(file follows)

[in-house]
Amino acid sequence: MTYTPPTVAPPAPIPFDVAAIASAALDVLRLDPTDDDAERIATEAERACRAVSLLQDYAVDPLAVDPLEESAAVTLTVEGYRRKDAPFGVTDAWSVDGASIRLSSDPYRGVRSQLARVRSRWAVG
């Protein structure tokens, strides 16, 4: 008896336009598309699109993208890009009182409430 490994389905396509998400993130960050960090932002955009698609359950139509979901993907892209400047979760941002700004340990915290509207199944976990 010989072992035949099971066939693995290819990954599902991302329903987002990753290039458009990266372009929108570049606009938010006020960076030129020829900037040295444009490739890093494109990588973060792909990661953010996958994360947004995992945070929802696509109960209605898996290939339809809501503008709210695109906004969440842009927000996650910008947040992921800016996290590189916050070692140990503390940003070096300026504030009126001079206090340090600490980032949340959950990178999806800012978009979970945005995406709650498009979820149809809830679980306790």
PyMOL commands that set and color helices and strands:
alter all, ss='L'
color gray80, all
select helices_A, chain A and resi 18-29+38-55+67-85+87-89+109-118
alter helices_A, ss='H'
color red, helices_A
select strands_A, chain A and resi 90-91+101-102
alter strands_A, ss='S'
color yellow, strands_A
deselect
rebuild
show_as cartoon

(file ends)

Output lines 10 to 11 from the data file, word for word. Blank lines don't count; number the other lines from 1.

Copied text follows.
select strands_A, chain A and resi 90-91+101-102
alter strands_A, ss='S'